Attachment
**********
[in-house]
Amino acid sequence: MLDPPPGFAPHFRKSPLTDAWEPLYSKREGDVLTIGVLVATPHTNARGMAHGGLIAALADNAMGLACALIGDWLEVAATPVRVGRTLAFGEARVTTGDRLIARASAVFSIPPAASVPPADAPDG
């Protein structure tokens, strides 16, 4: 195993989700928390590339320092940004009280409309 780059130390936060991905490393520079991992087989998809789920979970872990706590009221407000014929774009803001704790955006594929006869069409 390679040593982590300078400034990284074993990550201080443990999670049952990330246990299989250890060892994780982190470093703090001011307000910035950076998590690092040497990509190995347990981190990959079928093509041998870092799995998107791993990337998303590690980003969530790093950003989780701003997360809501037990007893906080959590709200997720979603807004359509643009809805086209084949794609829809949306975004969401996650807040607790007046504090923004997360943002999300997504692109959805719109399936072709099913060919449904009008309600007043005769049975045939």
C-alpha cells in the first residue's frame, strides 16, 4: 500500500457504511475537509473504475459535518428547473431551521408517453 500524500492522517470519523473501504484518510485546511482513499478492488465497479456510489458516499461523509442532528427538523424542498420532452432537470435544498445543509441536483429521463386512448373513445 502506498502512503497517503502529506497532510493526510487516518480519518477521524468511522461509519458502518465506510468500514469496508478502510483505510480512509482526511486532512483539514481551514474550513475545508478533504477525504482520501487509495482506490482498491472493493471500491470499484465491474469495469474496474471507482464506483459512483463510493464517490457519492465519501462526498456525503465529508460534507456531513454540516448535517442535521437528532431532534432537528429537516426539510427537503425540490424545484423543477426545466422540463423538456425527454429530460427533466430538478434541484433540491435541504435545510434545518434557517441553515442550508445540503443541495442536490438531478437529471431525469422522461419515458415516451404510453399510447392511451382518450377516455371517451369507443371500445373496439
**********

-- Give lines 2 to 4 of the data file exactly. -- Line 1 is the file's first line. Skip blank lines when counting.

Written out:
Amino acid sequence: MLDPPPGFAPHFRKSPLTDAWEPLYSKREGDVLTIGVLVATPHTNARGMAHGGLIAALADNAMGLACALIGDWLEVAATPVRVGRTLAFGEARVTTGDRLIARASAVFSIPPAASVPPADAPDG
């Protein structure tokens, strides 16, 4: 195993989700928390590339320092940004009280409309 780059130390936060991905490393520079991992087989998809789920979970872990706590009221407000014929774009803001704790955006594929006869069409 390679040593982590300078400034990284074993990550201080443990999670049952990330246990299989250890060892994780982190470093703090001011307000910035950076998590690092040497990509190995347990981190990959079928093509041998870092799995998107791993990337998303590690980003969530790093950003989780701003997360809501037990007893906080959590709200997720979603807004359509643009809805086209084949794609829809949306975004969401996650807040607790007046504090923004997360943002999300997504692109959805719109399936072709099913060919449904009008309600007043005769049975045939």
C-alpha cells in the first residue's frame, strides 16, 4: 500500500457504511475537509473504475459535518428547473431551521408517453 500524500492522517470519523473501504484518510485546511482513499478492488465497479456510489458516499461523509442532528427538523424542498420532452432537470435544498445543509441536483429521463386512448373513445 502506498502512503497517503502529506497532510493526510487516518480519518477521524468511522461509519458502518465506510468500514469496508478502510483505510480512509482526511486532512483539514481551514474550513475545508478533504477525504482520501487509495482506490482498491472493493471500491470499484465491474469495469474496474471507482464506483459512483463510493464517490457519492465519501462526498456525503465529508460534507456531513454540516448535517442535521437528532431532534432537528429537516426539510427537503425540490424545484423543477426545466422540463423538456425527454429530460427533466430538478434541484433540491435541504435545510434545518434557517441553515442550508445540503443541495442536490438531478437529471431525469422522461419515458415516451404510453399510447392511451382518450377516455371517451369507443371500445373496439